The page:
by Jim Ridley
The corporate dominance of local markets like Nashville by companies like Gannett and Village Voice has subdued the debate, silenced conflicting voices, shuttered the unfettered marketplace of ideas, and steered the ship of state into dangerous and narrow straits. Robust competition and ownership diversity are more essential than ever to the economic health, vitality and viability of our community....
The monopoly of the media marketplace has led to less in-depth reporting on politics and elections, the environment, minority and labor affairs, education, government malfeasance, assaults on civil liberties and civil rights, and a score of other subjects. As a result, the identity, values and informational needs of our local community are at risk.
To meet his mission, Erland says the Free Press will have no salaried staff, though he hopes that will change as backers come on board. He's even editing without pay. Content will come from what Erland jokingly calls "cheap labor"--mostly the staff of Radio Free Nashville, whose hosts include community journalists such as co-founder Greg Welsch, Ginny's brother.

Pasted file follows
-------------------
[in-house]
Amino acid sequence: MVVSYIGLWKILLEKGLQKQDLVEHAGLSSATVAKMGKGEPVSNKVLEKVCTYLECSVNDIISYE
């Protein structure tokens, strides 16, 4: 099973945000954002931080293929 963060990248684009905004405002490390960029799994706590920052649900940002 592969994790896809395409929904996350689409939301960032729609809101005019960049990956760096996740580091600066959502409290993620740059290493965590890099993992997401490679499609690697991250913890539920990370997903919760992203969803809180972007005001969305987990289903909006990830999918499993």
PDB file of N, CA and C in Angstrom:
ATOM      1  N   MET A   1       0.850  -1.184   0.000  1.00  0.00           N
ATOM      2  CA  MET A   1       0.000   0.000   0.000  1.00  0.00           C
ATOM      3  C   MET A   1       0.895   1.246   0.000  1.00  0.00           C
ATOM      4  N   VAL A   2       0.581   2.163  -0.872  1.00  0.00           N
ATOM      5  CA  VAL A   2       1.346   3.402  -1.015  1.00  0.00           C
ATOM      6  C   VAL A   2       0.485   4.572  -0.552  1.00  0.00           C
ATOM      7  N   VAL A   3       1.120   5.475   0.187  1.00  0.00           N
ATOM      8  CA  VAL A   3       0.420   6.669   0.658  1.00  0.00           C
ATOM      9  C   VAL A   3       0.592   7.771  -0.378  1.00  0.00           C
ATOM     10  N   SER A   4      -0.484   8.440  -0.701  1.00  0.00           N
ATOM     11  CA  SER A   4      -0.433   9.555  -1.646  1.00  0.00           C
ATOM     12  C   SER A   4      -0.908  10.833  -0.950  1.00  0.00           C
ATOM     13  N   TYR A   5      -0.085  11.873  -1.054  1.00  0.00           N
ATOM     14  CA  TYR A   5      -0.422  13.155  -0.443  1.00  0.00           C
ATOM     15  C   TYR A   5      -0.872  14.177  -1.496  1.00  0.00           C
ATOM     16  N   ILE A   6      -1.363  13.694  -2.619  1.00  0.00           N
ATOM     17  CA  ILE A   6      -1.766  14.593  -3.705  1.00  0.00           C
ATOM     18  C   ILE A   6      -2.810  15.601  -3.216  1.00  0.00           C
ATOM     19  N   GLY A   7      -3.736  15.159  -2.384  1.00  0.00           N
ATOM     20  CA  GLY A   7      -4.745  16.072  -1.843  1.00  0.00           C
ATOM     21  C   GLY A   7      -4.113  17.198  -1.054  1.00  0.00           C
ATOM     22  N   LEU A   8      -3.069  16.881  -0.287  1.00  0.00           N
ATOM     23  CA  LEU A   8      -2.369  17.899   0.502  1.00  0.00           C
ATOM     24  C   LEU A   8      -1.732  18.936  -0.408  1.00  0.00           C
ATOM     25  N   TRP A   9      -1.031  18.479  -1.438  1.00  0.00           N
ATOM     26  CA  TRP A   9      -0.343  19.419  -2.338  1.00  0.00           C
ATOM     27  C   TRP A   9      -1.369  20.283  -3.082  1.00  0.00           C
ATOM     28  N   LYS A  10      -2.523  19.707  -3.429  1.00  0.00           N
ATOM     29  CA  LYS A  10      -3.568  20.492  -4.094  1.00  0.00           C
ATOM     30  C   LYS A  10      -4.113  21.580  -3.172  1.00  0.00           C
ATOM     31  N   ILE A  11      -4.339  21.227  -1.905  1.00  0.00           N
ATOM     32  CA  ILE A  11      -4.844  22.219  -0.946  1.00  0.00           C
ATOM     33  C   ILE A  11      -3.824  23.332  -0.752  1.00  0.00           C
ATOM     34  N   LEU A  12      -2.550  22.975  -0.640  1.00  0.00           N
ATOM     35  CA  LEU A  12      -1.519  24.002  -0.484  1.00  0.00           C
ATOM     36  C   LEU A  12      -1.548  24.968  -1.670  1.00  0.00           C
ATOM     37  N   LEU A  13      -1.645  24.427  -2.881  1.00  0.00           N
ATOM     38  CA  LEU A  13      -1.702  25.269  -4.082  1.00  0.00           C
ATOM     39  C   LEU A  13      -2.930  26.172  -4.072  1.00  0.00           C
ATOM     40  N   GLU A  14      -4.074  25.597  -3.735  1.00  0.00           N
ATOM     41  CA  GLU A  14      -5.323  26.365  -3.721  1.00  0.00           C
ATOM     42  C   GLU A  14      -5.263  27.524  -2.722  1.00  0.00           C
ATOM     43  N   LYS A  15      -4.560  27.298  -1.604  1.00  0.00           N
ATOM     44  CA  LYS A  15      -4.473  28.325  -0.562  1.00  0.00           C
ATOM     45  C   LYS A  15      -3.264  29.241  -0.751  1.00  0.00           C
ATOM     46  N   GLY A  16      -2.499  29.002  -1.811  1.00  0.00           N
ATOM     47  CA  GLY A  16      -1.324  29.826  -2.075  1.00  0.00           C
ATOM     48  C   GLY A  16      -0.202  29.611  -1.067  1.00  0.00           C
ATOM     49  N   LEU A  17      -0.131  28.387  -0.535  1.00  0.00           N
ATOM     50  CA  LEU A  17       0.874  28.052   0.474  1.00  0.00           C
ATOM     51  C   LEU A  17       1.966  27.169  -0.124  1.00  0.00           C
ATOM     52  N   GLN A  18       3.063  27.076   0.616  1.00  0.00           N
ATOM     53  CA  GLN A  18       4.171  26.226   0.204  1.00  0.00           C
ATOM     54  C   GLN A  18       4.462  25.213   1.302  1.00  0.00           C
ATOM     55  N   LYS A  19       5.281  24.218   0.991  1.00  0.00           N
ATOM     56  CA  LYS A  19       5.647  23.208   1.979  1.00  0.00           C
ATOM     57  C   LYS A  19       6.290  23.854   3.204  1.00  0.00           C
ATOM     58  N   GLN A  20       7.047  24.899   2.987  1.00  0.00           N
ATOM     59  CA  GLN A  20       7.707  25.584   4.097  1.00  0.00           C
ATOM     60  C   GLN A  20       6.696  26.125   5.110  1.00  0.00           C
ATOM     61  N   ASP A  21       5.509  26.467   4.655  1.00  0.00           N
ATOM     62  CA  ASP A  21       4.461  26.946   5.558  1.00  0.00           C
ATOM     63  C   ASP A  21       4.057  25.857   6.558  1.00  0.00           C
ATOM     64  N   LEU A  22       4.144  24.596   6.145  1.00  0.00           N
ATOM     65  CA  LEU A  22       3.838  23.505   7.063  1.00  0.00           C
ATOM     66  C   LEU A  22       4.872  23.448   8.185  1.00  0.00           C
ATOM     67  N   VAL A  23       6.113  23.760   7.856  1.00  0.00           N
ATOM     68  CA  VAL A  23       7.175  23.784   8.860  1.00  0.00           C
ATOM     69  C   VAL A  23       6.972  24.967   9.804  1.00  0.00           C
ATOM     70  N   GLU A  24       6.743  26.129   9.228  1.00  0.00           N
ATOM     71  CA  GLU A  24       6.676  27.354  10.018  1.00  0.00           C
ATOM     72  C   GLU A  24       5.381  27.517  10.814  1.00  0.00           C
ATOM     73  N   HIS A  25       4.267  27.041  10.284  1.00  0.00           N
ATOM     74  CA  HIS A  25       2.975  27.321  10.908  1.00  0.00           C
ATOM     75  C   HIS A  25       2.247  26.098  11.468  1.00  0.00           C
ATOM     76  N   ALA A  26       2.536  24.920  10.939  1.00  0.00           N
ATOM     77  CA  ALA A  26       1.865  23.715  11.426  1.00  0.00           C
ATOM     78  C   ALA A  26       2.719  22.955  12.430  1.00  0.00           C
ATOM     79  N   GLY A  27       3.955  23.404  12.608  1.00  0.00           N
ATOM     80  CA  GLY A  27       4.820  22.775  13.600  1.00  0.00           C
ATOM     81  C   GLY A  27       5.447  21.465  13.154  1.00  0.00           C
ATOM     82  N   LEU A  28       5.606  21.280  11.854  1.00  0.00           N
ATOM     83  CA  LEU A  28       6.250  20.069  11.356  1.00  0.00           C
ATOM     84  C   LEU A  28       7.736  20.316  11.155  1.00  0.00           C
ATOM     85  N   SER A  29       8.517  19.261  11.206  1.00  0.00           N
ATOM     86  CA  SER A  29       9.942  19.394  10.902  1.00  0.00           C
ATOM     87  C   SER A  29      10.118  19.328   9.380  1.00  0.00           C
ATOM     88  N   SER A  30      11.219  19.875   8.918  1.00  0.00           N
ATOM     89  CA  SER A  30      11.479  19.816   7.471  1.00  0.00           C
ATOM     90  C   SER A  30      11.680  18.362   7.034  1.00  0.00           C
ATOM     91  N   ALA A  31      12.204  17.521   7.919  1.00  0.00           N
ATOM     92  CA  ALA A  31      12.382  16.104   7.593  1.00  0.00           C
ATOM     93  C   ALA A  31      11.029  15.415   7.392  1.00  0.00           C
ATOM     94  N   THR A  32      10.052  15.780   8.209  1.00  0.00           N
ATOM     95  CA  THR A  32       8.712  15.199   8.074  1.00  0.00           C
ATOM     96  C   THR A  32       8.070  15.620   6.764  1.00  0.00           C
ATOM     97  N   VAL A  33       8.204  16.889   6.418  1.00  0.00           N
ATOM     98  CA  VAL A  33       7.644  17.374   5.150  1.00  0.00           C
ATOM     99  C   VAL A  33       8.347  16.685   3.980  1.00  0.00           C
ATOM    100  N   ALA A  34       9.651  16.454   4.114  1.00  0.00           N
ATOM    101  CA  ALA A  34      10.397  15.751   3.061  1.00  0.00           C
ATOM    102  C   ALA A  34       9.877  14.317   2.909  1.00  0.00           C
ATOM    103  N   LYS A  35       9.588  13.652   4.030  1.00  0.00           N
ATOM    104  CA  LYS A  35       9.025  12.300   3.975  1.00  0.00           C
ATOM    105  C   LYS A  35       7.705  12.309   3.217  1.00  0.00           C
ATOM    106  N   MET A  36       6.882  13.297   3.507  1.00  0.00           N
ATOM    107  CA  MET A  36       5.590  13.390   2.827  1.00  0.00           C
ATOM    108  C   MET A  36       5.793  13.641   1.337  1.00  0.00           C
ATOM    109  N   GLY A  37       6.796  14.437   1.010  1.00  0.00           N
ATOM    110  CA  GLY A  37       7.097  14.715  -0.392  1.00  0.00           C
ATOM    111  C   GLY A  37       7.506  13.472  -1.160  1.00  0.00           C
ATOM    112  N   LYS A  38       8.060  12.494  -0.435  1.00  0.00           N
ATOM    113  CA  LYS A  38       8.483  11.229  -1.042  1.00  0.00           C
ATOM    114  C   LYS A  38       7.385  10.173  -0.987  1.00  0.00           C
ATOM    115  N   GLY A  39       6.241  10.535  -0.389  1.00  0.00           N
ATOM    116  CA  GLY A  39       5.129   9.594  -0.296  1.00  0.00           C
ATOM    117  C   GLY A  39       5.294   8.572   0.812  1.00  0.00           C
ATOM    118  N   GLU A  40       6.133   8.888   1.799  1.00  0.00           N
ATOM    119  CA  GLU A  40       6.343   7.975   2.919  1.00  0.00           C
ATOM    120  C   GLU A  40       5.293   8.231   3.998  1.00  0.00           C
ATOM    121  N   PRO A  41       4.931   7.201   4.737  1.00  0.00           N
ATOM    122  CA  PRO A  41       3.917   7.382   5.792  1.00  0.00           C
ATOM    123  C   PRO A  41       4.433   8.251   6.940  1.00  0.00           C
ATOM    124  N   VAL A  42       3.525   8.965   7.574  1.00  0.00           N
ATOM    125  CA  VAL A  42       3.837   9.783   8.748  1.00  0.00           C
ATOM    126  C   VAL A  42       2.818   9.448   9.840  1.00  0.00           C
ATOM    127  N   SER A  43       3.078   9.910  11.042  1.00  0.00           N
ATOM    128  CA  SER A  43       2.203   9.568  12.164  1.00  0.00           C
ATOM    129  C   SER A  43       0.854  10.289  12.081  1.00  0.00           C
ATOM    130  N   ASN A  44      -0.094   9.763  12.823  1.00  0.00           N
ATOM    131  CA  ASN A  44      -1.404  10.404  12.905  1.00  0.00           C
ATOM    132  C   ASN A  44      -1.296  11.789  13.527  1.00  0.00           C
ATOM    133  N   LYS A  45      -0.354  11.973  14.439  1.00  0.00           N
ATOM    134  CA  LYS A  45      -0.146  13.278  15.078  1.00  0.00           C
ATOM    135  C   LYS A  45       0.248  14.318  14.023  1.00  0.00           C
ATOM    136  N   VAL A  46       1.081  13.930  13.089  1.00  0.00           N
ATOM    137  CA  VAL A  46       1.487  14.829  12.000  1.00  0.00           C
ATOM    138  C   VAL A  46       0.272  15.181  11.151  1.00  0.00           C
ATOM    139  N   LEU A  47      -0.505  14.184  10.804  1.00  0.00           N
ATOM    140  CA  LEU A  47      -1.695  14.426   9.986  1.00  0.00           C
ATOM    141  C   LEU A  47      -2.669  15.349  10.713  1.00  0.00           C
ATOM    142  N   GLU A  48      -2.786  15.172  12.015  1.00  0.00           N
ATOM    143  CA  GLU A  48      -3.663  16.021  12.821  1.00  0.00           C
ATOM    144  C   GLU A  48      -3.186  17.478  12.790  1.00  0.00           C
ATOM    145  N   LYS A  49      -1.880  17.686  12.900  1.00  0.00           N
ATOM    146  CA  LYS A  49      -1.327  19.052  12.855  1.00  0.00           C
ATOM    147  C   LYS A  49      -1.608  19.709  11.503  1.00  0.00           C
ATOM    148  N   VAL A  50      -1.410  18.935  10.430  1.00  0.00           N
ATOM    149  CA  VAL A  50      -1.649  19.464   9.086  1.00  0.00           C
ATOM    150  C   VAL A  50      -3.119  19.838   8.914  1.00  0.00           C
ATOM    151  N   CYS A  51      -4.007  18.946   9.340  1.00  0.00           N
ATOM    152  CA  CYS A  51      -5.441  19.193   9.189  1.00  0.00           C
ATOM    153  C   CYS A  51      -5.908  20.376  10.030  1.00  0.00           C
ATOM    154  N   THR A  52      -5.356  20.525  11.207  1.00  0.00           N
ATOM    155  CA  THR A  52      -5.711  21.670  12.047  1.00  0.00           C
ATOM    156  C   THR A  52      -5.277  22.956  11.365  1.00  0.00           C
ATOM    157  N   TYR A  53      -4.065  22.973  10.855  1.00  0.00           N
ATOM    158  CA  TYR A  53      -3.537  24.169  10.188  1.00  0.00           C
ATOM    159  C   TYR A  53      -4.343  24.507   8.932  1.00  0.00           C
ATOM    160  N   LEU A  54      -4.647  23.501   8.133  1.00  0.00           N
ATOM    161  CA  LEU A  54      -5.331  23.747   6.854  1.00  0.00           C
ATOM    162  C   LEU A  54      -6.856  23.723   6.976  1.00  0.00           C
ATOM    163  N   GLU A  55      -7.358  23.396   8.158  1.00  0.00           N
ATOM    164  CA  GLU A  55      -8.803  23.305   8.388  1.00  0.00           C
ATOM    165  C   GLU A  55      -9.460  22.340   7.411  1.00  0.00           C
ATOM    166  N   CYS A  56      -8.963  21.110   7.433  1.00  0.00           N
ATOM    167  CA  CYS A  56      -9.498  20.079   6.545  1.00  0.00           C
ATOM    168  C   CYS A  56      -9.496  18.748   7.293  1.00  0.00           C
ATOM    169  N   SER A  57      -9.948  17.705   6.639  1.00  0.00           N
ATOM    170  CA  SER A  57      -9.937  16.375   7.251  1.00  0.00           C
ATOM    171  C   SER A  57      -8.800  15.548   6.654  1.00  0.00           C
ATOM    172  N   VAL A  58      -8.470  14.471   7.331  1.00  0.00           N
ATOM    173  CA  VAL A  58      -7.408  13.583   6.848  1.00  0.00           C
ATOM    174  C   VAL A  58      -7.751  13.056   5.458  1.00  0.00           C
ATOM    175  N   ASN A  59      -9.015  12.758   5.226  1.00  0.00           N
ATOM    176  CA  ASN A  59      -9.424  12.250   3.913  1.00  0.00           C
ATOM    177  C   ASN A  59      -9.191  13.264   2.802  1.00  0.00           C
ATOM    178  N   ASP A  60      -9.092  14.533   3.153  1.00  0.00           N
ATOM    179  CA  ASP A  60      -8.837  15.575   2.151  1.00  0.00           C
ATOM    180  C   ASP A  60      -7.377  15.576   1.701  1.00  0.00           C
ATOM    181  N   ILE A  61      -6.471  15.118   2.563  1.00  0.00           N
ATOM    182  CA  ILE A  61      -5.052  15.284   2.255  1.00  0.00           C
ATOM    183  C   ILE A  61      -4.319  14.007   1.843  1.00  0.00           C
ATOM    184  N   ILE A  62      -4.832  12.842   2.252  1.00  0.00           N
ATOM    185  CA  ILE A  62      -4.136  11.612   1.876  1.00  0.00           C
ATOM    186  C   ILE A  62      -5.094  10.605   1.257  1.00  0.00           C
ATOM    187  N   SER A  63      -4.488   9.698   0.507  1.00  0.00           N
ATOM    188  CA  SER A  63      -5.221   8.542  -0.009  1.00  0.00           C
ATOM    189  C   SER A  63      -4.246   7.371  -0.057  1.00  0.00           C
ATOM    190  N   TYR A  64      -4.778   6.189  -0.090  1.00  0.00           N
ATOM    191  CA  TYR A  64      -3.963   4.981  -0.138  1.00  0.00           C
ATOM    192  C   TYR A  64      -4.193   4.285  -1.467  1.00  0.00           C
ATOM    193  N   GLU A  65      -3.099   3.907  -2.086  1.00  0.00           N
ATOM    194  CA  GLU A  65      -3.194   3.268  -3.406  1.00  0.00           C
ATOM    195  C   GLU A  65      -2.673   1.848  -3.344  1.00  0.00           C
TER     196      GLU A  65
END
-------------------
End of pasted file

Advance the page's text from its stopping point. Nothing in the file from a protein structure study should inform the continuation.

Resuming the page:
As for sales staff, the paper's writers can buy a page--roughly $100, which Erland says would cover printing costs of that page for 5,000 copies--and sell as much as half of it to advertisers, hopefully at a profit. Erland admits that "a lot of creative people aren't entrepreneurial, and vice versa," but he hopes for a model such as a theater reviewer buying a page, writing a review on half, and selling ads on the other half to make some money.